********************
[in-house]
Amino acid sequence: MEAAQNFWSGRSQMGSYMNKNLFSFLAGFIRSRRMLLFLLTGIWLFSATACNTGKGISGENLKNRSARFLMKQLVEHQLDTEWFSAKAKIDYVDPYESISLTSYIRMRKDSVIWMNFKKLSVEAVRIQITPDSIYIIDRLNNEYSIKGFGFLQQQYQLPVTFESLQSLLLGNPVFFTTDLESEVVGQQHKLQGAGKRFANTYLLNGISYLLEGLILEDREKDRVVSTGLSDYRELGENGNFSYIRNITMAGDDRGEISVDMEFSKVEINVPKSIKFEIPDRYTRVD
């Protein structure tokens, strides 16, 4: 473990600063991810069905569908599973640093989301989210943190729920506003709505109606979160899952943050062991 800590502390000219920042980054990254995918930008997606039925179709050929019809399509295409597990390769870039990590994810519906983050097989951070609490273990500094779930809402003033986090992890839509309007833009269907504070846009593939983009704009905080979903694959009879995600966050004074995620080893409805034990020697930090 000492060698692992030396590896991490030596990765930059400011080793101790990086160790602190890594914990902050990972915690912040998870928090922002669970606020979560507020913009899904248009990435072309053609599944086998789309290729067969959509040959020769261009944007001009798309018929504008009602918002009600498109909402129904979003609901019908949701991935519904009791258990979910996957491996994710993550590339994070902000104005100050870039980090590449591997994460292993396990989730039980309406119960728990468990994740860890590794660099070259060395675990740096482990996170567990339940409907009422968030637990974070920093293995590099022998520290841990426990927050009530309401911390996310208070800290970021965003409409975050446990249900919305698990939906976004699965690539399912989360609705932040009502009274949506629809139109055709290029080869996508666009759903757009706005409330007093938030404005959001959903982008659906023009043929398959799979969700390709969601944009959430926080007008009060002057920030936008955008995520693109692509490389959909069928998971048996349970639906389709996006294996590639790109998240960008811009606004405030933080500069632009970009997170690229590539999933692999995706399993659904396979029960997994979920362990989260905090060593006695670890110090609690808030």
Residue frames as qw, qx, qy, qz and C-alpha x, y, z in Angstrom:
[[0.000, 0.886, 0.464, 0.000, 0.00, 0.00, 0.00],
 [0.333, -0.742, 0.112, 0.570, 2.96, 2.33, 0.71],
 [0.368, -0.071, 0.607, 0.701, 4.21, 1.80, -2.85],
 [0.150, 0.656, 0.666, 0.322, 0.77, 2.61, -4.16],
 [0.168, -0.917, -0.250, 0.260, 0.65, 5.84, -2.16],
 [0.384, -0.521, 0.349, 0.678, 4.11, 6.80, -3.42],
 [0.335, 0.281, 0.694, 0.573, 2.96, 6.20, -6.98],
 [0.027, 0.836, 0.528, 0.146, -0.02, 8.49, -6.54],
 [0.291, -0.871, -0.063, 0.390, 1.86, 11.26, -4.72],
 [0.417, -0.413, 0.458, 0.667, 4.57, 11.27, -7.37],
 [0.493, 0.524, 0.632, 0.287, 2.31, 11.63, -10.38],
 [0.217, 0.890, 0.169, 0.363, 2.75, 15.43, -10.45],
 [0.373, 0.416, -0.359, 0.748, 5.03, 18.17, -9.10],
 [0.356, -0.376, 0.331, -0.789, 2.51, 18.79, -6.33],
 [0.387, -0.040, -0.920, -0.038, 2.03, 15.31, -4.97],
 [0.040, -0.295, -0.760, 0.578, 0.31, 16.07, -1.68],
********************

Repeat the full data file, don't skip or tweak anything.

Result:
[in-house]
Amino acid sequence: MEAAQNFWSGRSQMGSYMNKNLFSFLAGFIRSRRMLLFLLTGIWLFSATACNTGKGISGENLKNRSARFLMKQLVEHQLDTEWFSAKAKIDYVDPYESISLTSYIRMRKDSVIWMNFKKLSVEAVRIQITPDSIYIIDRLNNEYSIKGFGFLQQQYQLPVTFESLQSLLLGNPVFFTTDLESEVVGQQHKLQGAGKRFANTYLLNGISYLLEGLILEDREKDRVVSTGLSDYRELGENGNFSYIRNITMAGDDRGEISVDMEFSKVEINVPKSIKFEIPDRYTRVD
């Protein structure tokens, strides 16, 4: 473990600063991810069905569908599973640093989301989210943190729920506003709505109606979160899952943050062991 800590502390000219920042980054990254995918930008997606039925179709050929019809399509295409597990390769870039990590994810519906983050097989951070609490273990500094779930809402003033986090992890839509309007833009269907504070846009593939983009704009905080979903694959009879995600966050004074995620080893409805034990020697930090 000492060698692992030396590896991490030596990765930059400011080793101790990086160790602190890594914990902050990972915690912040998870928090922002669970606020979560507020913009899904248009990435072309053609599944086998789309290729067969959509040959020769261009944007001009798309018929504008009602918002009600498109909402129904979003609901019908949701991935519904009791258990979910996957491996994710993550590339994070902000104005100050870039980090590449591997994460292993396990989730039980309406119960728990468990994740860890590794660099070259060395675990740096482990996170567990339940409907009422968030637990974070920093293995590099022998520290841990426990927050009530309401911390996310208070800290970021965003409409975050446990249900919305698990939906976004699965690539399912989360609705932040009502009274949506629809139109055709290029080869996508666009759903757009706005409330007093938030404005959001959903982008659906023009043929398959799979969700390709969601944009959430926080007008009060002057920030936008955008995520693109692509490389959909069928998971048996349970639906389709996006294996590639790109998240960008811009606004405030933080500069632009970009997170690229590539999933692999995706399993659904396979029960997994979920362990989260905090060593006695670890110090609690808030």
Residue frames as qw, qx, qy, qz and C-alpha x, y, z in Angstrom:
[[0.000, 0.886, 0.464, 0.000, 0.00, 0.00, 0.00],
 [0.333, -0.742, 0.112, 0.570, 2.96, 2.33, 0.71],
 [0.368, -0.071, 0.607, 0.701, 4.21, 1.80, -2.85],
 [0.150, 0.656, 0.666, 0.322, 0.77, 2.61, -4.16],
 [0.168, -0.917, -0.250, 0.260, 0.65, 5.84, -2.16],
 [0.384, -0.521, 0.349, 0.678, 4.11, 6.80, -3.42],
 [0.335, 0.281, 0.694, 0.573, 2.96, 6.20, -6.98],
 [0.027, 0.836, 0.528, 0.146, -0.02, 8.49, -6.54],
 [0.291, -0.871, -0.063, 0.390, 1.86, 11.26, -4.72],
 [0.417, -0.413, 0.458, 0.667, 4.57, 11.27, -7.37],
 [0.493, 0.524, 0.632, 0.287, 2.31, 11.63, -10.38],
 [0.217, 0.890, 0.169, 0.363, 2.75, 15.43, -10.45],
 [0.373, 0.416, -0.359, 0.748, 5.03, 18.17, -9.10],
 [0.356, -0.376, 0.331, -0.789, 2.51, 18.79, -6.33],
 [0.387, -0.040, -0.920, -0.038, 2.03, 15.31, -4.97],
 [0.040, -0.295, -0.760, 0.578, 0.31, 16.07, -1.68],